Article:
Brace Your Core And Breathe Properly Through Each Rep 

Tighten your abdominals and back muscles throughout each rep. Exhale when pressing up and inhale on the way down. 

Don’t Flare Your Elbows

Try to keep your elbows and shoulders tucked to protect these joints. A good cue is to keep your elbows just under your wrist and out in front of your shoulders. 

Don’t Lock Out Your Elbows

While locking out your elbows while pressing won’t destroy them; it is expedient not to because your shoulders aren’t active in that range of motion. Also, locking puts unnecessary strain on your elbows.


To grow the delts, there are many cable shoulder workouts you can implement. You can also train them with other muscles. 

For example, a shoulder and bicep workout is a great way to break the mold. However, while these would grow your shoulders, they may not do much to strengthen the muscles in the joint. 

The overhead press, on the other hand, is an effective compound movement for both strength and muscle growth. If you think the most basic variations are monotonous, you could try other functional variations, like the landmine press. 

Incorporate these exercises into your next shoulder workout and see the difference. You can experiment with all of them and stick with the ones you like best. You can also prioritize ones that suit your fitness goals more, whether it’s strength, muscle growth, or general functional training. 

Frequently Asked Questions

What type of overhead press is best for your shoulders?

The best type of overhead press for your shoulders depends on your specific fitness goals, shoulder health, and individual preferences. The standing barbell overhead press and seated dumbbell press are great options for building muscle and strength.

Do you need the overhead press?

You can build muscle in the shoulders without the overhead press. However, other popular shoulder exercises, like lateral raises, don’t allow you to load the shoulders with heavy weights. Overhead presses do; hence, they are integral to shoulder training.

Who should avoid overhead press and variations?

When performed with proper form, overhead pressing is safe for many. However, people with poor shoulder mobility, shoulder injuries, a history of shoulder dislocation, and poor shoulder mobility may be better off with simpler shoulder exercises. 


  1. Coratella, G., Tornatore, G., Longo, S., Esposito, F. and Emiliano Cè (2022). Front vs Back and Barbell vs Machine Overhead Press: An Electromyographic Analysis and Implications For Resistance Training. Frontiers in Physiology, [online] 13. doi:https://doi.org/10.3389/fphys.2022.825880.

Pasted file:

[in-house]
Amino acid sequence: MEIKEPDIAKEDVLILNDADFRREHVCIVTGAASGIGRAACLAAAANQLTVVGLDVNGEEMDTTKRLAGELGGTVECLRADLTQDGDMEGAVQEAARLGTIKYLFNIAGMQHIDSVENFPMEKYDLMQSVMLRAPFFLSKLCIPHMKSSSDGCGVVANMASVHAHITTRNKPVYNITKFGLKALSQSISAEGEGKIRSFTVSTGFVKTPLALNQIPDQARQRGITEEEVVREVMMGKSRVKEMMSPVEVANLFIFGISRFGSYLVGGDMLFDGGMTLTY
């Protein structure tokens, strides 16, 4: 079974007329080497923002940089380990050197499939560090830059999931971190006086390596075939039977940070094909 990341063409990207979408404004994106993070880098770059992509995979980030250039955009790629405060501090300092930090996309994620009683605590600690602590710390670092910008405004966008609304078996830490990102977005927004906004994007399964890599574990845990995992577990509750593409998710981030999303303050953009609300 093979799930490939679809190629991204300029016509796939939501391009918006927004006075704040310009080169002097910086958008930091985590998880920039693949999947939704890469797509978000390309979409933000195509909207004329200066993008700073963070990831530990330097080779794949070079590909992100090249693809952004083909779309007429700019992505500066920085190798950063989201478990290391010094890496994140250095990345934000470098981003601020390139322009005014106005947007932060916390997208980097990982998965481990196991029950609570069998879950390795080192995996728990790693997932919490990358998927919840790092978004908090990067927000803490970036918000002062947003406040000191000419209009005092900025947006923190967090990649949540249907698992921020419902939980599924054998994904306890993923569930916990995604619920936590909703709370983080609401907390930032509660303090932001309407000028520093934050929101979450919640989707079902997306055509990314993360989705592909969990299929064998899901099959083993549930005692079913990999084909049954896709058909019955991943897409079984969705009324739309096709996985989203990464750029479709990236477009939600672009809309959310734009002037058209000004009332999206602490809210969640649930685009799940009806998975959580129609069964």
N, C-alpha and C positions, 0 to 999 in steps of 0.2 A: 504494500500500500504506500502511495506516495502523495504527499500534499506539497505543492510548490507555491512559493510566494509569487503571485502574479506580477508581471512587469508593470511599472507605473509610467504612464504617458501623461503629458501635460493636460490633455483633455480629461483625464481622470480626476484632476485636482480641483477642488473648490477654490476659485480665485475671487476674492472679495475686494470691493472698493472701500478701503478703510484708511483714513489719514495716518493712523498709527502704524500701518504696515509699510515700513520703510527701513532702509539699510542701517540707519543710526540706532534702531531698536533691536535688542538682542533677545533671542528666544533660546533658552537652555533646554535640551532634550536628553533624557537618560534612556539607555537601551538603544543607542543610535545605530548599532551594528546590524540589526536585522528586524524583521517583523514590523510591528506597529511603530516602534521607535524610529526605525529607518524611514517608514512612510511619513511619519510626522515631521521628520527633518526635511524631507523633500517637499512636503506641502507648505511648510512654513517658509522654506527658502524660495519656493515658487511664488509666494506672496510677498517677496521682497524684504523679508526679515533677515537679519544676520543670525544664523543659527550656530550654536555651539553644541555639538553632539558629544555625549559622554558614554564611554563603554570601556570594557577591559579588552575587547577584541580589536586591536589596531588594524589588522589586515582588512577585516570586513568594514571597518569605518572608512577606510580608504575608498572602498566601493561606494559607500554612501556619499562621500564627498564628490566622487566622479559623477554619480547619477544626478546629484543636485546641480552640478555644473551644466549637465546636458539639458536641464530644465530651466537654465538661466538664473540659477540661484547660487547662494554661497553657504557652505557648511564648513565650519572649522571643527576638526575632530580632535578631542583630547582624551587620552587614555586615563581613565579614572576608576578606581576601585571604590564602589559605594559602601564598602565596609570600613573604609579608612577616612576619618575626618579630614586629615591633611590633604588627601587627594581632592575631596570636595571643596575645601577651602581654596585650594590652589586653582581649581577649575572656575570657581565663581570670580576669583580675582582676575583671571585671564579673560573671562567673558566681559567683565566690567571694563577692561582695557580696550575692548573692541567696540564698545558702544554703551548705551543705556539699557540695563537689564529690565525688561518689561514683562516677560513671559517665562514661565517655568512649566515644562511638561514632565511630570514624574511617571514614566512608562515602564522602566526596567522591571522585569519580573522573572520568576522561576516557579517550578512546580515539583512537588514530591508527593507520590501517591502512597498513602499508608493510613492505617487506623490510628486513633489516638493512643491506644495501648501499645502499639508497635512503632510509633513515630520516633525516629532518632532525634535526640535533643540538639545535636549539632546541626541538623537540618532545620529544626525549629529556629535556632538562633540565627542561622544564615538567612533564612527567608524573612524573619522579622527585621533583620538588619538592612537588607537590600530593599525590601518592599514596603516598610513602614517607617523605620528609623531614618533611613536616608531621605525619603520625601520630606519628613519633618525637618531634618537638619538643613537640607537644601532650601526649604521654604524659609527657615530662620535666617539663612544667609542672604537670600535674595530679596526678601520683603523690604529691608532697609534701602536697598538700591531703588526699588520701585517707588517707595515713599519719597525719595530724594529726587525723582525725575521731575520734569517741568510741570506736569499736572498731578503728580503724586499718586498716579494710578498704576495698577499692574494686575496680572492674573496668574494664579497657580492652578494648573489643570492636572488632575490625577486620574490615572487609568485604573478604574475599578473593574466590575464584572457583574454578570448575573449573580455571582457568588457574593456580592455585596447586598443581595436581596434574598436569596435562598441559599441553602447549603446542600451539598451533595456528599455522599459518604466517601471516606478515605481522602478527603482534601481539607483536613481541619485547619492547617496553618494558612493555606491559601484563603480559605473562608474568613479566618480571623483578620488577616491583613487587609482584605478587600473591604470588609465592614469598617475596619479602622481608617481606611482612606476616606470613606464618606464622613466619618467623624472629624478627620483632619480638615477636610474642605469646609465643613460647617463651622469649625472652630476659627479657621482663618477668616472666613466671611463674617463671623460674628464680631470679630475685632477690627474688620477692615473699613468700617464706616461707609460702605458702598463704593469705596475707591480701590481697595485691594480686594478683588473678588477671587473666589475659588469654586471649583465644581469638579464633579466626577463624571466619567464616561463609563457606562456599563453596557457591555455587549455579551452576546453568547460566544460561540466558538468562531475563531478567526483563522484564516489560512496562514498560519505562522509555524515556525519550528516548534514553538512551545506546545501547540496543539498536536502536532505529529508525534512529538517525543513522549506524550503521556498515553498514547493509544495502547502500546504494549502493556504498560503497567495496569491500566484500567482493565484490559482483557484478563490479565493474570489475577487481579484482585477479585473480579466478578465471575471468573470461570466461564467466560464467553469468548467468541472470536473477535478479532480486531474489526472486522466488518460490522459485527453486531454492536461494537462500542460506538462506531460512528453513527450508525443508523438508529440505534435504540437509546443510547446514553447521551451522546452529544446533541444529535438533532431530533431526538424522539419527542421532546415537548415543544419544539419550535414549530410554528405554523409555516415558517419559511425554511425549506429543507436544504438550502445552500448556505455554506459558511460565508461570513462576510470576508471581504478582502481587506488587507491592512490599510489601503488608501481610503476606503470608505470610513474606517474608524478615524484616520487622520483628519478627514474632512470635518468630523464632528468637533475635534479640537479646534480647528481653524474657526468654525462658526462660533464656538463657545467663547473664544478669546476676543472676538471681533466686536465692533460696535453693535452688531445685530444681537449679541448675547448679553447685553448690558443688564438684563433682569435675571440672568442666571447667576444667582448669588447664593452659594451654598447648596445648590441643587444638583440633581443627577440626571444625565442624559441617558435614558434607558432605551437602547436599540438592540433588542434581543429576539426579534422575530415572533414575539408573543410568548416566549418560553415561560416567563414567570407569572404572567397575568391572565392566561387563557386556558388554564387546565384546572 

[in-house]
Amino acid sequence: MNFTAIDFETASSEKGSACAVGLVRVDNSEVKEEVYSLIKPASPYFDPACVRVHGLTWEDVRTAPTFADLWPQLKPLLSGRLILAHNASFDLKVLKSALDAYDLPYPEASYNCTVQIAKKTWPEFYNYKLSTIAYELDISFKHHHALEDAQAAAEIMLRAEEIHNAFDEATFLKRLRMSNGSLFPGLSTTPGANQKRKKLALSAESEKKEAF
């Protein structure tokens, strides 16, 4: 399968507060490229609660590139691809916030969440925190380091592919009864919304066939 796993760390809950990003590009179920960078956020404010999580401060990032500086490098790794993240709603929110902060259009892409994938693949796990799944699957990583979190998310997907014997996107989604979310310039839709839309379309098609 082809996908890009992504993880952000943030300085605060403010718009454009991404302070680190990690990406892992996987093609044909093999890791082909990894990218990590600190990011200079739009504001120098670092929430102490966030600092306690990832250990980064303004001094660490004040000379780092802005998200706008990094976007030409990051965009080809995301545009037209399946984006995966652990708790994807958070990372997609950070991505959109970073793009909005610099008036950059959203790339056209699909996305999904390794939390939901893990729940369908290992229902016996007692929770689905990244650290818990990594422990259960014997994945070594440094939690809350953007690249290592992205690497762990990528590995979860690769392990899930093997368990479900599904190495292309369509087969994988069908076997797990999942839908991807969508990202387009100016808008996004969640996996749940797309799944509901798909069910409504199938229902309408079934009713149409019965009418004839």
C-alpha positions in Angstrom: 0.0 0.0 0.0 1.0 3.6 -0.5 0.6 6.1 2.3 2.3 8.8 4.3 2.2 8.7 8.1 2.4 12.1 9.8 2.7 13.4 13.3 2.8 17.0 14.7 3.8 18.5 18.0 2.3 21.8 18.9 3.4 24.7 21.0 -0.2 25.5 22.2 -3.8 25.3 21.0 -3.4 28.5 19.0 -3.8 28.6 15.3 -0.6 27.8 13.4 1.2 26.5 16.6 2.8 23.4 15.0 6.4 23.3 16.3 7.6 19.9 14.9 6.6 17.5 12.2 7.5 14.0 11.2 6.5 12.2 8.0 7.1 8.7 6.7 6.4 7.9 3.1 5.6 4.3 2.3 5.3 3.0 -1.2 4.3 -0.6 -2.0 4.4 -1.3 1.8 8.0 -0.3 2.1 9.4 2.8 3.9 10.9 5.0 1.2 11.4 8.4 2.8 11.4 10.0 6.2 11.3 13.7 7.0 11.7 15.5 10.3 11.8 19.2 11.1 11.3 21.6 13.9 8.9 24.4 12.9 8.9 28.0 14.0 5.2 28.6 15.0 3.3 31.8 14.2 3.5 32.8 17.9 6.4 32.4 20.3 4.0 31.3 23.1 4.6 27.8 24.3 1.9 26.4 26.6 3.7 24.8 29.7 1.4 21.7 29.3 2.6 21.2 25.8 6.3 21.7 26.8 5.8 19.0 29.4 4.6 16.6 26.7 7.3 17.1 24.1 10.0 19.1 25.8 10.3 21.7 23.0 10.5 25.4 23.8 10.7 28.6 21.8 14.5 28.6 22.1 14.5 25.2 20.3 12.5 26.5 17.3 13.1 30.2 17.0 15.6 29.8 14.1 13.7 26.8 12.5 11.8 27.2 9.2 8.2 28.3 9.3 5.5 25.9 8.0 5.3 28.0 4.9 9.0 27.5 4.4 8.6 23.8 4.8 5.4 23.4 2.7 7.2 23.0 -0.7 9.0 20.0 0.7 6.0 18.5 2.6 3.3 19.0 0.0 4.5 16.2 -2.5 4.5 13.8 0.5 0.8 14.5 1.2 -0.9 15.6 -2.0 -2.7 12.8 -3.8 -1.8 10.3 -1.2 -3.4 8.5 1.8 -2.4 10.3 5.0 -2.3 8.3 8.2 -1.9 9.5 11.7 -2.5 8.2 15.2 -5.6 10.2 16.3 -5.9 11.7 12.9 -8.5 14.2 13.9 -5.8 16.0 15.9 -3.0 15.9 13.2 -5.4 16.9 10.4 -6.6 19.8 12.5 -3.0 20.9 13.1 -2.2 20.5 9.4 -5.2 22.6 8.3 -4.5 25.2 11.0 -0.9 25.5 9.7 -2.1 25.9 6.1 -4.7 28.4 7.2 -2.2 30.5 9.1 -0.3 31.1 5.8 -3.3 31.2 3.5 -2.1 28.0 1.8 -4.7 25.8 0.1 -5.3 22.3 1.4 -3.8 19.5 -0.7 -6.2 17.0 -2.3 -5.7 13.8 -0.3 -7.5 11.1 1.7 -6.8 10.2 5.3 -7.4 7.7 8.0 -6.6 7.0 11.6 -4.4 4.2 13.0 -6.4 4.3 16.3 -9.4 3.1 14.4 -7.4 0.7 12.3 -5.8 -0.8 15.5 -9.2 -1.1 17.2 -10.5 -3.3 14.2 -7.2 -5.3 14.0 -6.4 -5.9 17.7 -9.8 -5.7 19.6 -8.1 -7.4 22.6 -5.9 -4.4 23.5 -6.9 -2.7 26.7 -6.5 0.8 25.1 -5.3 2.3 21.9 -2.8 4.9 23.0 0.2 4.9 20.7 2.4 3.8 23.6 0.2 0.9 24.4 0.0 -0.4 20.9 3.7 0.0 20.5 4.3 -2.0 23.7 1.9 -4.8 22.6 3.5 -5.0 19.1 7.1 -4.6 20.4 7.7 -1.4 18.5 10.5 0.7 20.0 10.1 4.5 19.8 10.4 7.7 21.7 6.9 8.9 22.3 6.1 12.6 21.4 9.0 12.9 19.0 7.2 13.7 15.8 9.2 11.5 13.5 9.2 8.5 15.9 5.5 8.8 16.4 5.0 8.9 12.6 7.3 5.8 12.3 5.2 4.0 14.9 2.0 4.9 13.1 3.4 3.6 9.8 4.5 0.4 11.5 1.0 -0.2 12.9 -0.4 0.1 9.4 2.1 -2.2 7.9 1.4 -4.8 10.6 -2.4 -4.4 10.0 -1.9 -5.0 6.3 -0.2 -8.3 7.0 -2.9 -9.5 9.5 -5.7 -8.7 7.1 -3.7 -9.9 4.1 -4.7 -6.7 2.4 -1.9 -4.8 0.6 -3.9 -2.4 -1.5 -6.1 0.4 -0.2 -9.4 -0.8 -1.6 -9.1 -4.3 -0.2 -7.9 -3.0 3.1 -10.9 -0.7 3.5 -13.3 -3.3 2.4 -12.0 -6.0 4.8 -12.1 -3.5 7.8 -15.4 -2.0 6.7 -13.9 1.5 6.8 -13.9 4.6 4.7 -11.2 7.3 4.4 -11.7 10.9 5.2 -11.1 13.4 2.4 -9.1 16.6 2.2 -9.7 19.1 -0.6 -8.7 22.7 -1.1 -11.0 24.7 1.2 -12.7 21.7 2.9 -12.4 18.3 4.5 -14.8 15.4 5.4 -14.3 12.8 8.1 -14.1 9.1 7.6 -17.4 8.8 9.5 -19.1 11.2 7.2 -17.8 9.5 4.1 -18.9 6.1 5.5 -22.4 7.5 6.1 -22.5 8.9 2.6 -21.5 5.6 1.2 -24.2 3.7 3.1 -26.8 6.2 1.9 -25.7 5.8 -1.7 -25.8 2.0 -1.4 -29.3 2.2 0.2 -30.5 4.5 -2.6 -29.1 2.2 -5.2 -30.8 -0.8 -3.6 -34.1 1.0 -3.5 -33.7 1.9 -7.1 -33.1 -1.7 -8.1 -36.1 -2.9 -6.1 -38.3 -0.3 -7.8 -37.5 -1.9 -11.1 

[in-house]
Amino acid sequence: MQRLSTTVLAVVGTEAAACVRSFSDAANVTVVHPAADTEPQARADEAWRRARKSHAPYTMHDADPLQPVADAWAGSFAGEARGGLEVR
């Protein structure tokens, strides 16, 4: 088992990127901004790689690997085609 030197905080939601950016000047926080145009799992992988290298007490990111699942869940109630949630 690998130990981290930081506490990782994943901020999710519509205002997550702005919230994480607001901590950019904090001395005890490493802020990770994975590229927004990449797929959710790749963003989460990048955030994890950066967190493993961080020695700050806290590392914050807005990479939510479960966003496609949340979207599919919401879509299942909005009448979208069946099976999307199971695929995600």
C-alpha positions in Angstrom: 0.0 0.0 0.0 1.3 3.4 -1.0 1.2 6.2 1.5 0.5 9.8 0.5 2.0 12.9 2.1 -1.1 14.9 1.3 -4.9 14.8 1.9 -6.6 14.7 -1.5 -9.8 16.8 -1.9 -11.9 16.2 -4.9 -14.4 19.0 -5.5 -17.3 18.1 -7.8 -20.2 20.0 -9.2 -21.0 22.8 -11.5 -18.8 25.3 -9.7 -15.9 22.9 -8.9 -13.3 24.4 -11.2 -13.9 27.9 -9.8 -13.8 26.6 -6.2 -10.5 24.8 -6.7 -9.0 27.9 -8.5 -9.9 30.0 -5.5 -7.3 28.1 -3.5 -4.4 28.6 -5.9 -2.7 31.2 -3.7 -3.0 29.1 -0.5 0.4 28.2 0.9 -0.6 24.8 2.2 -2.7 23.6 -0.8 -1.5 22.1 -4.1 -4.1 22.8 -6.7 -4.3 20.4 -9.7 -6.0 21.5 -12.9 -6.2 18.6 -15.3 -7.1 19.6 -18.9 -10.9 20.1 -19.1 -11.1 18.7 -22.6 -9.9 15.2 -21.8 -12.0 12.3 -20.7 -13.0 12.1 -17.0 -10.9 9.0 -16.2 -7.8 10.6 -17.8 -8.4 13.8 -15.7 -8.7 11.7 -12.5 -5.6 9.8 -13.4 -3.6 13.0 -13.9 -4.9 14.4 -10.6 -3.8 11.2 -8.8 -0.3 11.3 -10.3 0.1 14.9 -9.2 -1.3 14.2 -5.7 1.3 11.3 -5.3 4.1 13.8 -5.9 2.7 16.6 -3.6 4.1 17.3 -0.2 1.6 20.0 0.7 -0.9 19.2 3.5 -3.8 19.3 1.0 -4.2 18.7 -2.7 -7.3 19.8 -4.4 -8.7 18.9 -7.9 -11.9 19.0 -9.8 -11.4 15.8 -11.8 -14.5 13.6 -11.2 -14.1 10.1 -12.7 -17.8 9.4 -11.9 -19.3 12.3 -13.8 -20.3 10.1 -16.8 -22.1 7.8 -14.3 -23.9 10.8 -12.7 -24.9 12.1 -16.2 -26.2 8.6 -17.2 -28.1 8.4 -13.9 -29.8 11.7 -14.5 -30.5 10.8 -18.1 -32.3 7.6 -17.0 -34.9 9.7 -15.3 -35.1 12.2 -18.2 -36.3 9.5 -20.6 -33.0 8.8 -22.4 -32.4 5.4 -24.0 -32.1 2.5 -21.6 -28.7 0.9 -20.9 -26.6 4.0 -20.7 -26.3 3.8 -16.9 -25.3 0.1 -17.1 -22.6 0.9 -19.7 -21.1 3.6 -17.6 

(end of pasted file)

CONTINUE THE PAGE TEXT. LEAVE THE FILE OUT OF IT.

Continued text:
2. Krzysztofik, M., Wilk, M., Grzegorz Wojdała and Artur Gołaś (2019). Maximizing Muscle Hypertrophy: A Systematic Review of Advanced Resistance Training Techniques and Methods. International Journal of Environmental Research and Public Health, [online] 16(24), pp.4897–4897. doi:https://doi.org/10.3390/ijerph16244897.
  3. Dicus, J.R., Holmstrup, M.E., Shuler, K.T., Rice, T.T., Raybuck, S.D. and Siddons, C.A. (2018). Stability of Resistance Training Implement alters EMG Activity during the Overhead Press. International journal of exercise science, [online] 11(1), pp.708–716. Available at: https://www.ncbi.nlm.nih.gov/pmc/articles/PMC6033506///.
  4. Shiny Raizada and Bagchi, A. (2017). Comparison among the EMG Activity of the Anterior Deltoid and Medial Deltoid During Two Variations of… [online] ResearchGate. Available at: https://www.researchgate.net/publication/322132613_Comparison_among_the_EMG_Activity_of_the_Anterior_Deltoid_and_Medial_Deltoid_During_Two_Variations_of_Dumbbell_Shoulder_Press_Exercise.
  5. Elzanie A;Varacallo M (2024). Anatomy, Shoulder and Upper Limb, Deltoid Muscle. [online] Available at: https://pubmed.ncbi.nlm.nih.gov/30725741/.
  6. Williams, M.R., Hendricks, D.S., Dannen, M.J. and Lawrence, M. (2018). Activity of Shoulder Stabilizers and Prime Movers During an Unstable Overhead Press. [online] ResearchGate. Available at: https://www.researchgate.net/publication/325679785_Activity_of_Shoulder_Stabilizers_and_Prime_Movers_During_an_Unstable_Overhead_Press.